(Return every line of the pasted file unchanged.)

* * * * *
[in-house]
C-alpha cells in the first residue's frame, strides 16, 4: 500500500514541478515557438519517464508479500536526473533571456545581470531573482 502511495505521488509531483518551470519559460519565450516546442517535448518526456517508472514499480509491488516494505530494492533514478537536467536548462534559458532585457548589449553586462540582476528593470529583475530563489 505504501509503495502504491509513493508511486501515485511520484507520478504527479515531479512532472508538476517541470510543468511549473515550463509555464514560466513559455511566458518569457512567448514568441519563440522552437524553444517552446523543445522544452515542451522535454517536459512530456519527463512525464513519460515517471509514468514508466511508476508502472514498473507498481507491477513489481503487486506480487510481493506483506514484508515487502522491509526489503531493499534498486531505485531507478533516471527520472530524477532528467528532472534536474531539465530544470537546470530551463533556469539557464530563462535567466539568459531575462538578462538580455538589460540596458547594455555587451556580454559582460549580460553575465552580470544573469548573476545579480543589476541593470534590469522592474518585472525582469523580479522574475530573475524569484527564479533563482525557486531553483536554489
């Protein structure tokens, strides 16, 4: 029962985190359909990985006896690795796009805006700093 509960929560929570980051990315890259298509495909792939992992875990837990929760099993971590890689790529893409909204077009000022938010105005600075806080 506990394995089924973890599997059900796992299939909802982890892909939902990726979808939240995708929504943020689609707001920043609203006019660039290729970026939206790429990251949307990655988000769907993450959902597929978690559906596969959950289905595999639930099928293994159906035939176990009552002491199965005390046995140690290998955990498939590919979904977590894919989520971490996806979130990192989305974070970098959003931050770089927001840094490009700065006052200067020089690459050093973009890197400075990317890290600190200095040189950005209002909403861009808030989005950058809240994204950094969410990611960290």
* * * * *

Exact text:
[in-house]
C-alpha cells in the first residue's frame, strides 16, 4: 500500500514541478515557438519517464508479500536526473533571456545581470531573482 502511495505521488509531483518551470519559460519565450516546442517535448518526456517508472514499480509491488516494505530494492533514478537536467536548462534559458532585457548589449553586462540582476528593470529583475530563489 505504501509503495502504491509513493508511486501515485511520484507520478504527479515531479512532472508538476517541470510543468511549473515550463509555464514560466513559455511566458518569457512567448514568441519563440522552437524553444517552446523543445522544452515542451522535454517536459512530456519527463512525464513519460515517471509514468514508466511508476508502472514498473507498481507491477513489481503487486506480487510481493506483506514484508515487502522491509526489503531493499534498486531505485531507478533516471527520472530524477532528467528532472534536474531539465530544470537546470530551463533556469539557464530563462535567466539568459531575462538578462538580455538589460540596458547594455555587451556580454559582460549580460553575465552580470544573469548573476545579480543589476541593470534590469522592474518585472525582469523580479522574475530573475524569484527564479533563482525557486531553483536554489
């Protein structure tokens, strides 16, 4: 029962985190359909990985006896690795796009805006700093 509960929560929570980051990315890259298509495909792939992992875990837990929760099993971590890689790529893409909204077009000022938010105005600075806080 506990394995089924973890599997059900796992299939909802982890892909939902990726979808939240995708929504943020689609707001920043609203006019660039290729970026939206790429990251949307990655988000769907993450959902597929978690559906596969959950289905595999639930099928293994159906035939176990009552002491199965005390046995140690290998955990498939590919979904977590894919989520971490996806979130990192989305974070970098959003931050770089927001840094490009700065006052200067020089690459050093973009890197400075990317890290600190200095040189950005209002909403861009808030989005950058809240994204950094969410990611960290």